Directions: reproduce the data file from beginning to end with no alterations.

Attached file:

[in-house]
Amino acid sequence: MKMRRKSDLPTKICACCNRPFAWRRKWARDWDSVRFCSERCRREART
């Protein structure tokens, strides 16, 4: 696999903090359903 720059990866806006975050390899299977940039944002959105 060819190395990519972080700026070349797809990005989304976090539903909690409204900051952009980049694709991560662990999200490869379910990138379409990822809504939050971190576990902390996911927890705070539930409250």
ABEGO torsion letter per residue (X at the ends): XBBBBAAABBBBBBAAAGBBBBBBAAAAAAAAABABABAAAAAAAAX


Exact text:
[in-house]
Amino acid sequence: MKMRRKSDLPTKICACCNRPFAWRRKWARDWDSVRFCSERCRREART
């Protein structure tokens, strides 16, 4: 696999903090359903 720059990866806006975050390899299977940039944002959105 060819190395990519972080700026070349797809990005989304976090539903909690409204900051952009980049694709991560662990999200490869379910990138379409990822809504939050971190576990902390996911927890705070539930409250």
ABEGO torsion letter per residue (X at the ends): XBBBBAAABBBBBBAAAGBBBBBBAAAAAAAAABABABAAAAAAAAX